COVID testing

Internship gives MMS students experience with COVID-19 research and testing

May 11, 2021 Written by Kelly Bothum | Photo by Ashley Barnas

Like his fellow college students, Joshua Szymanski has experienced the myriad disruptions caused by the coronavirus pandemic. But Szymanski, a senior applied molecular biology and biotechnology major, also has had the opportunity to get valuable experience in COVID-19 testing through a year-long internship with ANP Technologies, a pharmaceutical company in Newark. 

 “I'm just excited to be on the cutting edge of science and to be involved in helping stop the pandemic and get the world back to what it was before,” Szymanski said. 

Szymanski and two of his classmates, Maria Romano and Kristen Learch, are interning at ANP Technologies, which has developed two COVID-19 tests. The first is an at-home rapid test that detects coronavirus antigens in nasal samples. It shows a positive or negative result similar to a pregnancy test and takes about 15 minutes. ANP has received funding from the National Institutes of Health’s Rapid Acceleration of Diagnostics team to validate its potential use at home. The other test, which also takes 15 minutes, is a blood test that identifies whether an individual has specific antibodies that block SARS-CoV-2 infection.

The UD students were placed in the internship by the Department of Medical and Molecular Sciences as part of the requirements for their major. Esther Biswas-Fiss, chair of the MMS department, said the internship opportunity gives students a chance to strengthen the skills they learn in the classroom to make them competitive in the job market. 

“Our students already have the skills and experience that employers are looking for,” Biswas-Fiss said. “These internships are a strength of our program and a reason why our graduates are so in demand.” 

Szymanski and his labmates are helping with the research and development of the components used in the tests. In recent months, they have been comparing data to determine the optimal combination of materials and compounds to use in the test. Szymanski also is part of the clinical team, helping to recruit patients and then bringing them back for the antibody test.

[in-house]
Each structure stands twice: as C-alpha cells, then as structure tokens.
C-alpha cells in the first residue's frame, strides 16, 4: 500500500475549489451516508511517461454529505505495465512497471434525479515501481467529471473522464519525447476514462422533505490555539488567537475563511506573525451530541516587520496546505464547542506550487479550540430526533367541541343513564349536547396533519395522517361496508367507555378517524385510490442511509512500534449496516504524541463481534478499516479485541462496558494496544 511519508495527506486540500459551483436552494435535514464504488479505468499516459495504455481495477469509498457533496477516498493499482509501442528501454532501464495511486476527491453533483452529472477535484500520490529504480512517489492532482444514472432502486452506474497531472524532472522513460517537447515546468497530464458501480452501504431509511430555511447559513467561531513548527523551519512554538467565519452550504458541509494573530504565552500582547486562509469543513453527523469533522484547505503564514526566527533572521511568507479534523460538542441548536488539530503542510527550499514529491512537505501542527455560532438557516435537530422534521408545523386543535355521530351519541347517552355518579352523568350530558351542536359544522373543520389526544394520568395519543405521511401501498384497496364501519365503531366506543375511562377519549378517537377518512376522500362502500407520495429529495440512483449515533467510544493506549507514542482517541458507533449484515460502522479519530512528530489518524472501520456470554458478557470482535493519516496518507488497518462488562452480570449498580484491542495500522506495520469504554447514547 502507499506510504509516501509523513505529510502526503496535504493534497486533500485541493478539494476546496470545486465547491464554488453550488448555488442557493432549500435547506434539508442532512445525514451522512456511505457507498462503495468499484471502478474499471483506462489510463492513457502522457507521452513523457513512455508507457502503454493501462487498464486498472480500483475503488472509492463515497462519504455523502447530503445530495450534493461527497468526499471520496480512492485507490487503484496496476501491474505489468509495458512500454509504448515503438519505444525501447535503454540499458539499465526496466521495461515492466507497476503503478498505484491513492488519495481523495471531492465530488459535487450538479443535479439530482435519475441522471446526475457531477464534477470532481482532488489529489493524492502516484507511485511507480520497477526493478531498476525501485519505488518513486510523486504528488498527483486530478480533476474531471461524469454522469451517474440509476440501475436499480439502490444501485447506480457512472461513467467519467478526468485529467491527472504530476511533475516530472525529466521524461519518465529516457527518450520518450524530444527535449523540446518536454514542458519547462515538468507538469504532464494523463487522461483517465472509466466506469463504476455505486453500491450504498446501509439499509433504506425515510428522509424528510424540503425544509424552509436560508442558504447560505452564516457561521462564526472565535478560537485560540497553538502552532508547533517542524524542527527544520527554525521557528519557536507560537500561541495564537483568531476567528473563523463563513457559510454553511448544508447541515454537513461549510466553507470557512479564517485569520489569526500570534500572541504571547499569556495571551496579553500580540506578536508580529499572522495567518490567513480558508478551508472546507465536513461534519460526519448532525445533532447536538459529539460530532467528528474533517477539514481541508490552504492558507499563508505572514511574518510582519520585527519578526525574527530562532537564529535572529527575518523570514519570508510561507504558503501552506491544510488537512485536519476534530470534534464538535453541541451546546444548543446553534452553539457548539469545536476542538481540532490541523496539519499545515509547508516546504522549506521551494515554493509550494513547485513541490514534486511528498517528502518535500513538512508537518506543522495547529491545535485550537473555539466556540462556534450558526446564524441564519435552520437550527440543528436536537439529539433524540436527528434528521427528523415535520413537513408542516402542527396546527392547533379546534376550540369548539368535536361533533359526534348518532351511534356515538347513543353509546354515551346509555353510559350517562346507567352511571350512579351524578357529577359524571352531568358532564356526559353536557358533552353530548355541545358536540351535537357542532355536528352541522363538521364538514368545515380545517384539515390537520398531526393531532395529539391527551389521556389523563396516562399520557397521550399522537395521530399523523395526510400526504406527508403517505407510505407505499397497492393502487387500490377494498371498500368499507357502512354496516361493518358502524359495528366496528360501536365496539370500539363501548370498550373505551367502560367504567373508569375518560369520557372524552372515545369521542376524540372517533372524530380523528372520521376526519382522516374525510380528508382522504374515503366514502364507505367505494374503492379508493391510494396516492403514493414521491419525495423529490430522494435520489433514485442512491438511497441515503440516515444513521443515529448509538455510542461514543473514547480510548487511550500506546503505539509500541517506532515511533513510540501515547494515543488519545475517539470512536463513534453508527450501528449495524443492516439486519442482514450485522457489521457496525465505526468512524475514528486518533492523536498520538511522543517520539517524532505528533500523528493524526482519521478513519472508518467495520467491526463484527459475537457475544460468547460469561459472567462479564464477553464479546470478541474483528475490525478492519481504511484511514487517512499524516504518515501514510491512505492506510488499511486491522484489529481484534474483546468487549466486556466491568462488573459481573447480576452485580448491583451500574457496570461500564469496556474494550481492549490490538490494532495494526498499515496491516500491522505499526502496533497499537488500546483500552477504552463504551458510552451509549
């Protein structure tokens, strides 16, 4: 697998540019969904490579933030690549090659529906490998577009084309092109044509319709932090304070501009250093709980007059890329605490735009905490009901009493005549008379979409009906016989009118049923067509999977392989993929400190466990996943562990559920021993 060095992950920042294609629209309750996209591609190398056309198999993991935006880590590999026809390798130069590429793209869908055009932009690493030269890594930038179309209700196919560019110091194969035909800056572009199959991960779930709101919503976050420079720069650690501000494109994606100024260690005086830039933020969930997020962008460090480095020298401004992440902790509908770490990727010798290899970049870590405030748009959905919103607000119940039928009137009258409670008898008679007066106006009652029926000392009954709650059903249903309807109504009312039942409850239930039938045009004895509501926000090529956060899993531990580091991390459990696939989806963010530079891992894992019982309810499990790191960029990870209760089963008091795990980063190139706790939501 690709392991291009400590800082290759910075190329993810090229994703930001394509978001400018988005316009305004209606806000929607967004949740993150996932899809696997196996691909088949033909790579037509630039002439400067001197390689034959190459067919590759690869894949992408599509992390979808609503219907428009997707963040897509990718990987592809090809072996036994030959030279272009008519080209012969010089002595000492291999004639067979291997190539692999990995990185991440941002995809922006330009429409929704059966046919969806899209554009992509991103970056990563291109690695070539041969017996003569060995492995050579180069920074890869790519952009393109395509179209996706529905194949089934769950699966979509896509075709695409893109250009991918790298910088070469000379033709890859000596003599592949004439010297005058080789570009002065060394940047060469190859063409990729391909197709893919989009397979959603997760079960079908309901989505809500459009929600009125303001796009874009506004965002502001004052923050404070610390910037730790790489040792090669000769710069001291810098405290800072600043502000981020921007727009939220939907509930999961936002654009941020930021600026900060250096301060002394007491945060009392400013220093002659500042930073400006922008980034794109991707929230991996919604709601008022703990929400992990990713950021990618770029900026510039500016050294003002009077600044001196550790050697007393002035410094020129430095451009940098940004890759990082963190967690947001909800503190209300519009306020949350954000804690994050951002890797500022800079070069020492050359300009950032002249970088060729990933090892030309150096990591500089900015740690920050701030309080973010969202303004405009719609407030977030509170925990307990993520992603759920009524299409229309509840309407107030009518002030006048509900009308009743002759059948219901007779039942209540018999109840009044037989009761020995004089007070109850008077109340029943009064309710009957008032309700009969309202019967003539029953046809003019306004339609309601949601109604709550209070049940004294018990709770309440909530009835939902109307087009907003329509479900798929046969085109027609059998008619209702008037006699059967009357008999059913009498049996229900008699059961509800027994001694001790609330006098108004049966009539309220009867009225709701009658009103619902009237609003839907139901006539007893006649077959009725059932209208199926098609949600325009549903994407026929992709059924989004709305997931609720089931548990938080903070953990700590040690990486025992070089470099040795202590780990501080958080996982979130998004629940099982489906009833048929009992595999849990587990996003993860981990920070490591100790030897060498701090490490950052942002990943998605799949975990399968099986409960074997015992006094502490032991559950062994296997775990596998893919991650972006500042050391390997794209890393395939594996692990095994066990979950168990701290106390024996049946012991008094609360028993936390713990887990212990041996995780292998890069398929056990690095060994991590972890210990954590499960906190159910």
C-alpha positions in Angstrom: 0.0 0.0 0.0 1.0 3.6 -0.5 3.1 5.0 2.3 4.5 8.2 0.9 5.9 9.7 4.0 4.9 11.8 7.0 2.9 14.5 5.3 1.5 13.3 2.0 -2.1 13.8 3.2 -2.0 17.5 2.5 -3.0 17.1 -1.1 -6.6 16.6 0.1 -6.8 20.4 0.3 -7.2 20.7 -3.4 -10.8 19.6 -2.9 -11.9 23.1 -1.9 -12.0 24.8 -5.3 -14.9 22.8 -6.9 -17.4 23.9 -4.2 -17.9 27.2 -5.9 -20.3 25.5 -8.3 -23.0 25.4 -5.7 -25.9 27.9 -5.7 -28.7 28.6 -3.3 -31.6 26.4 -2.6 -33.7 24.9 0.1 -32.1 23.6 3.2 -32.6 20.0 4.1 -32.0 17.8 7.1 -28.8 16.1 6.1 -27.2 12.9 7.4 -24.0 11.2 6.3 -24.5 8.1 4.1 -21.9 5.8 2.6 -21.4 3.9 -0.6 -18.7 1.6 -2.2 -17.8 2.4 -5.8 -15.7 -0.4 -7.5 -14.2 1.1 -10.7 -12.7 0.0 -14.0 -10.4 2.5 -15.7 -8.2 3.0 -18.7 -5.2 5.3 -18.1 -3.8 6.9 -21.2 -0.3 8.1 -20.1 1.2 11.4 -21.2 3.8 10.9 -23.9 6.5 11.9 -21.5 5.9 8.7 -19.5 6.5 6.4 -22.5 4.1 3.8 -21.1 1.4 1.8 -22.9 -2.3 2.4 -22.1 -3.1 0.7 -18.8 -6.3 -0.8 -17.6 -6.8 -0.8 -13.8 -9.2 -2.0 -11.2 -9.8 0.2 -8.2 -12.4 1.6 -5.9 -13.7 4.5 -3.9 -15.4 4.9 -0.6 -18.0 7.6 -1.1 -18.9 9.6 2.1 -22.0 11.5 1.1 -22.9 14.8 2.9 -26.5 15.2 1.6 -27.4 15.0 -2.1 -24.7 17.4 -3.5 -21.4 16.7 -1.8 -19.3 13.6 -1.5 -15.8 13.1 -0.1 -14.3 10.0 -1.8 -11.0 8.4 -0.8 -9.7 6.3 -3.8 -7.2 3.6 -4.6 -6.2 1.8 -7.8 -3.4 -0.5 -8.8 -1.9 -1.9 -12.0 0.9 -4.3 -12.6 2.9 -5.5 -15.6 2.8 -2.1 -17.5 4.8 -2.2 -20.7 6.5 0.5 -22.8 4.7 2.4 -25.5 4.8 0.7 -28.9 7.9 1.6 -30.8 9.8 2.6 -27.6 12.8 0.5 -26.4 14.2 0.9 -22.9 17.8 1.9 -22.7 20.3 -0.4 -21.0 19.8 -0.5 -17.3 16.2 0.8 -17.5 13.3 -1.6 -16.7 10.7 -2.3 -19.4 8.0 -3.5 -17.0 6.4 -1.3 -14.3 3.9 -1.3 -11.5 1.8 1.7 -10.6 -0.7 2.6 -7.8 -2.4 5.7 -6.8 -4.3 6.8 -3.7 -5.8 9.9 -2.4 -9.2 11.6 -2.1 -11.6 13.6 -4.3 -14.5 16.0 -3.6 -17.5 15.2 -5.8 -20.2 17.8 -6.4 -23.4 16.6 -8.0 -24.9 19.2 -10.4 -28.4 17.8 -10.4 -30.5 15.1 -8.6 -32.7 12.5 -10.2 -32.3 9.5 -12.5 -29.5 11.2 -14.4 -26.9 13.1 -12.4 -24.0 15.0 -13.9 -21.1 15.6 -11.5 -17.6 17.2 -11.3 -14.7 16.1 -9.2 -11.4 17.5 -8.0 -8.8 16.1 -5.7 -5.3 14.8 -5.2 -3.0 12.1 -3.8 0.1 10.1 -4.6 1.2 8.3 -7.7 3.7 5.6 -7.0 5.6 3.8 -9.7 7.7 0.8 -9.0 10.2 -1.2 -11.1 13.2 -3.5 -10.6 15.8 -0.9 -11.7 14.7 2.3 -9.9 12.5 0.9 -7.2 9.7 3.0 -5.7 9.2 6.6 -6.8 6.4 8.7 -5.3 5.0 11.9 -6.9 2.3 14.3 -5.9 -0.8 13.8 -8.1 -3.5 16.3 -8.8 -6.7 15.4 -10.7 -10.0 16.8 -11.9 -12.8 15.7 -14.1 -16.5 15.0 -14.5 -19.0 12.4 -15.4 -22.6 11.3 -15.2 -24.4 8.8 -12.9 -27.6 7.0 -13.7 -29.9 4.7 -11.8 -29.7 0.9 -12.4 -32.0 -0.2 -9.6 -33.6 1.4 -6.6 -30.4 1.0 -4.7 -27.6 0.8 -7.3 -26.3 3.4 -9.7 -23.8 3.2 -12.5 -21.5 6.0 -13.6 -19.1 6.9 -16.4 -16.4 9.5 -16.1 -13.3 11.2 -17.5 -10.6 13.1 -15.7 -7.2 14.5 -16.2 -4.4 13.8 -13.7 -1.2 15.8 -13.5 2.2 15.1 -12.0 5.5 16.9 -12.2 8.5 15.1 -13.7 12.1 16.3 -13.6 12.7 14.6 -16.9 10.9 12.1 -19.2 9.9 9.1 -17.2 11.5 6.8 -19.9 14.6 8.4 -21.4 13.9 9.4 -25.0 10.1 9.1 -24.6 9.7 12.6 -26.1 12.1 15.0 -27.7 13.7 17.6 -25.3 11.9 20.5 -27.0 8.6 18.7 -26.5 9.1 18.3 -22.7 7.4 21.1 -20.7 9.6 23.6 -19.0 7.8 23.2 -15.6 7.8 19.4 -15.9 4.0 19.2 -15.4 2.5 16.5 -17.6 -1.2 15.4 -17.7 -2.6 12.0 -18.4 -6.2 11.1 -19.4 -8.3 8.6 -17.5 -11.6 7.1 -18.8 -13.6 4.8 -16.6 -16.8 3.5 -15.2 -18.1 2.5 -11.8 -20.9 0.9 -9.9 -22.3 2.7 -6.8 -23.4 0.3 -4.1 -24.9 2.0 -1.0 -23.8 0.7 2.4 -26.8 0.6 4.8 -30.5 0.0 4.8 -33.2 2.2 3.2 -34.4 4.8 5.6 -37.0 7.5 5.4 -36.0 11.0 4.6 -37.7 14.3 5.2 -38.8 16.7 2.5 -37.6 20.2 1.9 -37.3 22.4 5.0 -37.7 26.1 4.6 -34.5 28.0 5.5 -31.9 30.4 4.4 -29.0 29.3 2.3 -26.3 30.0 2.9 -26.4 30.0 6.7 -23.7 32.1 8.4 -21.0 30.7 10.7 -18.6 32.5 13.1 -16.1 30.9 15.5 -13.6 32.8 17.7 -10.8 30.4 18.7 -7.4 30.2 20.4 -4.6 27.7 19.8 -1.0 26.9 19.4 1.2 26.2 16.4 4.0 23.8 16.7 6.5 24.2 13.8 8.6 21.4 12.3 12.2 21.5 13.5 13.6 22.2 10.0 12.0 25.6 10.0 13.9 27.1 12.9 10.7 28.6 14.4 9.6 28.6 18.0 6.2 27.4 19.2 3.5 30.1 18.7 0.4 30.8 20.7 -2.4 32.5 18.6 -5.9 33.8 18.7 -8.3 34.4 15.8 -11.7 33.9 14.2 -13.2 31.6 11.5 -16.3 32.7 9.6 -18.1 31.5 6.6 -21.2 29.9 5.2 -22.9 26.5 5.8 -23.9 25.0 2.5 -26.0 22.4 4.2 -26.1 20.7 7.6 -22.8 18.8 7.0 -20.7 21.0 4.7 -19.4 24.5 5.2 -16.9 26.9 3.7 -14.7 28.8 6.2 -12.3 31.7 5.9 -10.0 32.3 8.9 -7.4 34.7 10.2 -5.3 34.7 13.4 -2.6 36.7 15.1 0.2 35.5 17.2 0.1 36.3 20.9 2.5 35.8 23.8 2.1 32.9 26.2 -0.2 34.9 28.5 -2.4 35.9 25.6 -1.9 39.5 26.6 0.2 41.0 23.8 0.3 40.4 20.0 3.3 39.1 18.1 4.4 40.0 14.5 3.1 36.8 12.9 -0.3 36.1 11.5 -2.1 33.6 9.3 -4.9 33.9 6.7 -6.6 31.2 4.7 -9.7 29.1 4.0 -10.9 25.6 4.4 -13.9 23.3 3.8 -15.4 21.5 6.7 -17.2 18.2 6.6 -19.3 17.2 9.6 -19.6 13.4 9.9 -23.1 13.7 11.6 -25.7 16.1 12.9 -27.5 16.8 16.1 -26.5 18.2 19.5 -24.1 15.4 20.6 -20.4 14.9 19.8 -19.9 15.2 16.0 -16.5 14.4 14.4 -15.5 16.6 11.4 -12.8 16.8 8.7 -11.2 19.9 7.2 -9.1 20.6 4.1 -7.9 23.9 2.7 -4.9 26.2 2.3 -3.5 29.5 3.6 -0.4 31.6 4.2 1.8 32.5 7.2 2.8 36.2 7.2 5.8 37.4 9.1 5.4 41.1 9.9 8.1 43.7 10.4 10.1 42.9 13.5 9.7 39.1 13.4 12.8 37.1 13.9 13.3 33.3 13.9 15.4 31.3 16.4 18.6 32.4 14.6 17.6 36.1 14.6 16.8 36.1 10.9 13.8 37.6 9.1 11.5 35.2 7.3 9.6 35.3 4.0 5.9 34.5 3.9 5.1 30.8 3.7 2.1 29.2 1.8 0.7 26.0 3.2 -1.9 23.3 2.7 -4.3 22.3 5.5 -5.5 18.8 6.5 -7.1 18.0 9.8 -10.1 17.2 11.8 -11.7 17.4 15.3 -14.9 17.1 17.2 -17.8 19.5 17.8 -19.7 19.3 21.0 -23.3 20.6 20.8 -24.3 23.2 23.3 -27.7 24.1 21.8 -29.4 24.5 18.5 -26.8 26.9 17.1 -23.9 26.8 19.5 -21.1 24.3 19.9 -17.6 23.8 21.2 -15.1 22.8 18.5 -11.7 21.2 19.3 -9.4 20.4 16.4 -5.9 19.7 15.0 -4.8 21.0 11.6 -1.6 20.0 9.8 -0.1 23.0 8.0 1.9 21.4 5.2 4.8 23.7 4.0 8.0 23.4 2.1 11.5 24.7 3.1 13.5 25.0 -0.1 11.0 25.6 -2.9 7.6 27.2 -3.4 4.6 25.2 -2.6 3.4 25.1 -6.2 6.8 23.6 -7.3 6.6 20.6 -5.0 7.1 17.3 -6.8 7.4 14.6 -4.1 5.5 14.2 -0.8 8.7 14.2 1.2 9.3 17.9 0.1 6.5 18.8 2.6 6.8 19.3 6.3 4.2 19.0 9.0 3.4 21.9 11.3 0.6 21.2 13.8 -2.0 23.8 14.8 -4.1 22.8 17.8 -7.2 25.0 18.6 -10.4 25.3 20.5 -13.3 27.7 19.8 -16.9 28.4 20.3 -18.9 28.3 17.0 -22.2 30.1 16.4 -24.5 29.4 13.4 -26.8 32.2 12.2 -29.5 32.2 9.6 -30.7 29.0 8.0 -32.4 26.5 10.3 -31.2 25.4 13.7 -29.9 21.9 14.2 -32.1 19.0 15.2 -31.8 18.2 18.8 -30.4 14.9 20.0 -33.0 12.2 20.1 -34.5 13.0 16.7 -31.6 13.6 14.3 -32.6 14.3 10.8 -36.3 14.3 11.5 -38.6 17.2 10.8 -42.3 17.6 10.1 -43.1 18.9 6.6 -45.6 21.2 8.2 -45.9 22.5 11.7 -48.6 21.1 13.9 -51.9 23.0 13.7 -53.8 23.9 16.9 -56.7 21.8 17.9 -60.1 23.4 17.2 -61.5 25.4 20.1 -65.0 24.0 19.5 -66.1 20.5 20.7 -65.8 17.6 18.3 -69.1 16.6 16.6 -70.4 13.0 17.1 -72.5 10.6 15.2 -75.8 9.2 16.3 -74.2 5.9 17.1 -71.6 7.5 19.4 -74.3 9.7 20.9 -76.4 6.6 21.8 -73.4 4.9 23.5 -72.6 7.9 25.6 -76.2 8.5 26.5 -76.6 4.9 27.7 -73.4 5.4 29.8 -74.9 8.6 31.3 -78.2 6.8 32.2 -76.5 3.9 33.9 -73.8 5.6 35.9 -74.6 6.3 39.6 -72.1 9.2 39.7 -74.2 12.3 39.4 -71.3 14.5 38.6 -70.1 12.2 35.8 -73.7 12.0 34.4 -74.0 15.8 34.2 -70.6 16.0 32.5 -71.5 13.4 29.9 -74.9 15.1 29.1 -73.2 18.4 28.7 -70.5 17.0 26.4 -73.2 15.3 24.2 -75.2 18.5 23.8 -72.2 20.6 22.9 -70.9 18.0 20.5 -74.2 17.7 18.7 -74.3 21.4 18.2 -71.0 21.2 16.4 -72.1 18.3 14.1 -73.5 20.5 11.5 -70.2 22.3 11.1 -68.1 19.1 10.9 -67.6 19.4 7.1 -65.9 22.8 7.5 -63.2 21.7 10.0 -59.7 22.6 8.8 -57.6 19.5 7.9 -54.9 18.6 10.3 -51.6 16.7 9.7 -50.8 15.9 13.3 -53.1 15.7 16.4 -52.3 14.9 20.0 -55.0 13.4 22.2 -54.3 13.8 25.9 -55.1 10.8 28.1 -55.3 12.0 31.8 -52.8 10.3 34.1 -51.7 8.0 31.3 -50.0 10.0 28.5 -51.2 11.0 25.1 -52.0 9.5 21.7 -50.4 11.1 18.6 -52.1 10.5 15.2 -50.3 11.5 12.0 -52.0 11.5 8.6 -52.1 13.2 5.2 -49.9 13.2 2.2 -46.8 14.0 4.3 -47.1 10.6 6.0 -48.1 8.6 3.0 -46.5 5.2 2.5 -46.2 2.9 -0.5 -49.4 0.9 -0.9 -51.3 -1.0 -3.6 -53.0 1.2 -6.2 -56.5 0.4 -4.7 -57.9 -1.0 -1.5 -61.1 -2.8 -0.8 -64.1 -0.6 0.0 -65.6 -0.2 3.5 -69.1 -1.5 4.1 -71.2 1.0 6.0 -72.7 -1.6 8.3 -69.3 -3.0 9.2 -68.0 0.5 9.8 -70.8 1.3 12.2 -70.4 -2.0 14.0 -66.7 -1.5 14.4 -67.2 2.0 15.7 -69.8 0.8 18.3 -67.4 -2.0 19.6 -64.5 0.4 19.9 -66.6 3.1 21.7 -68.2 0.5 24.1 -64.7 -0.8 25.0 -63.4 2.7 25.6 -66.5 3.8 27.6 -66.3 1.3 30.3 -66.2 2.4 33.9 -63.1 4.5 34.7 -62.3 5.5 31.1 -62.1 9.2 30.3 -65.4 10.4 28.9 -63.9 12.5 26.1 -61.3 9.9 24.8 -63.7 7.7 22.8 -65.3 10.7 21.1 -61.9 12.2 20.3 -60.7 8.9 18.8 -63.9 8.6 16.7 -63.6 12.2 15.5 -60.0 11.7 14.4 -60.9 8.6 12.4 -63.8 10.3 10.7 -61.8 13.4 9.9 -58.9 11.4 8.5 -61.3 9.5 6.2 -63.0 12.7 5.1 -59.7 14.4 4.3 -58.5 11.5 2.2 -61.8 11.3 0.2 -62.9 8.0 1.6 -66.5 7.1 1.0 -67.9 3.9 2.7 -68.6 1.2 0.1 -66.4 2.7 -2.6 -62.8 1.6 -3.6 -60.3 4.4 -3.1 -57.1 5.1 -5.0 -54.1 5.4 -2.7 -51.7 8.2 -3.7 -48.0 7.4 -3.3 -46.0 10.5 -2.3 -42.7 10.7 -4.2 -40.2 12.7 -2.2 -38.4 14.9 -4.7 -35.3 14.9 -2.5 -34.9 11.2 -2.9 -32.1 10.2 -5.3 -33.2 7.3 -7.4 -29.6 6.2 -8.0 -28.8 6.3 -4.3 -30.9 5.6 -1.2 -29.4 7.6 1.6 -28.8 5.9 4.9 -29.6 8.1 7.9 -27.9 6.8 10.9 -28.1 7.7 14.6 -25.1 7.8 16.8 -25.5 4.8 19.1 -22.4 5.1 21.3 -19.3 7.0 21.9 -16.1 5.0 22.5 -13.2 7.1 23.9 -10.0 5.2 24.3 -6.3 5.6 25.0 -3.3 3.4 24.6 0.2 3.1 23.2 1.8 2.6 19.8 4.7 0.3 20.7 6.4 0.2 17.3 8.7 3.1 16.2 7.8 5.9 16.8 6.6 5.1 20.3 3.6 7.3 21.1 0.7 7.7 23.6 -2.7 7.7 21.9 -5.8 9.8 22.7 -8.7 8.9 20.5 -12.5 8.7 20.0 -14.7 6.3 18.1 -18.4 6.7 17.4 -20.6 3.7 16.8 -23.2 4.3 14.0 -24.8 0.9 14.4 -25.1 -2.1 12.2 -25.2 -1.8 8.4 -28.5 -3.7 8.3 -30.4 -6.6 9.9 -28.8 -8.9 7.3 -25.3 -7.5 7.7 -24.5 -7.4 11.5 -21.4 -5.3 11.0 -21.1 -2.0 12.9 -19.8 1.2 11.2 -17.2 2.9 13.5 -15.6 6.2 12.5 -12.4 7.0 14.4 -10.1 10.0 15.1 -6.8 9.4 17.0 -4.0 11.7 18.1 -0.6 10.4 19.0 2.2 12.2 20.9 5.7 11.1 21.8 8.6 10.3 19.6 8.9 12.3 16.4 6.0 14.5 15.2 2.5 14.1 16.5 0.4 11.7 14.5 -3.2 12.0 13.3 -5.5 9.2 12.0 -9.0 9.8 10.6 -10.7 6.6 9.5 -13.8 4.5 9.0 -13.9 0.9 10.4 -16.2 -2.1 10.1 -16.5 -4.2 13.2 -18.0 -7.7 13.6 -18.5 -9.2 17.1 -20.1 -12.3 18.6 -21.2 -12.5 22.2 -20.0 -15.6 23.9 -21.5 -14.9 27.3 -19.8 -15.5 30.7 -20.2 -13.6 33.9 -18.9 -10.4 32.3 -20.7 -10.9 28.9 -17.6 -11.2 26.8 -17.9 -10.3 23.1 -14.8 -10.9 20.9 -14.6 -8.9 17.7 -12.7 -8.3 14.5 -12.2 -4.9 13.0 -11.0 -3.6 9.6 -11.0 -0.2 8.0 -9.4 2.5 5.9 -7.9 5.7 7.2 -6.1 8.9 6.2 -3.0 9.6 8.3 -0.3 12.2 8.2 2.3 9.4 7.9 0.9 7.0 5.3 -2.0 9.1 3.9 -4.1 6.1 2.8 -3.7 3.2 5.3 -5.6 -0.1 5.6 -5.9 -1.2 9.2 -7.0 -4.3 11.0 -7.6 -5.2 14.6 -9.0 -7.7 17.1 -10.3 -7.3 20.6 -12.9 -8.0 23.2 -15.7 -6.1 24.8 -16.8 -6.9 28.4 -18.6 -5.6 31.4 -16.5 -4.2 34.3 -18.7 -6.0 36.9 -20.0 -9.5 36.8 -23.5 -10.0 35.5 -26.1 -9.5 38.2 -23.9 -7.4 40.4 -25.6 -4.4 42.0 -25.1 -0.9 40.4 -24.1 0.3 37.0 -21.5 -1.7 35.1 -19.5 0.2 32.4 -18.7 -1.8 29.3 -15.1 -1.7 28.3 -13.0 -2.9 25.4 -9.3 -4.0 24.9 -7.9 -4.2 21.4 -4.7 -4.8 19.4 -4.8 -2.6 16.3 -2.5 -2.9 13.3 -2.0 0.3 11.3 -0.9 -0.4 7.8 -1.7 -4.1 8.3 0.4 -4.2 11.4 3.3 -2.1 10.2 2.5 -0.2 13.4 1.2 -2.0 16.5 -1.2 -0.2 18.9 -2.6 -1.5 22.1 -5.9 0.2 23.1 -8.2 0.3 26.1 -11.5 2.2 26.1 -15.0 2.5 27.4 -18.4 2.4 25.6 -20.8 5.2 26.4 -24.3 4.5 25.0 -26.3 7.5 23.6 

Ray Yin, owner and president of ANP Technologies, said the UD students have made valuable contributions to the company. “They have done a great job in the research and development side of these things,” Yin said. “If I were them, I would be thrilled to have this opportunity to work on the most urgent problem with the most cutting-edge technology.”

Given the impact of the pandemic, it’s been a busy time for  Szymanski and his classmates during their internship, but the pace hasn’t been a challenge. Szymanski said he appreciates the constant movement and progression in the field. 

He plans to continue working with ANP after graduation, when he plans to pursue a master’s medical science also at UD. He hopes to focus his research on COVID-19 variants and the effectiveness of current vaccinations in protecting the population.

“I chose this line of work because I knew that I wanted to try to benefit the world around me,” he said. “The world around us is changing everyday, I think it's important to try to be a part of that change and try to make it for the better.” 

Yin said the UD students are getting exposure to testing challenges in real time while interning at ANP. They are understanding how individuals’ health conditions, medications and age can affect their overall vulnerability to other illnesses. For example, those with immunocompromised conditions may not get the same vaccine benefit as someone without immune issues. Knowing their antibody level could determine whether they need a vaccination booster to provide maximum protection against COVID-19, Yin said. 

“This is part of their education, how we can help people think and how we produce the future stars,” Yin said. “They don't have to work at ANP, but down the road, they could help us to fight and to solve many of the medical problems on their own.”


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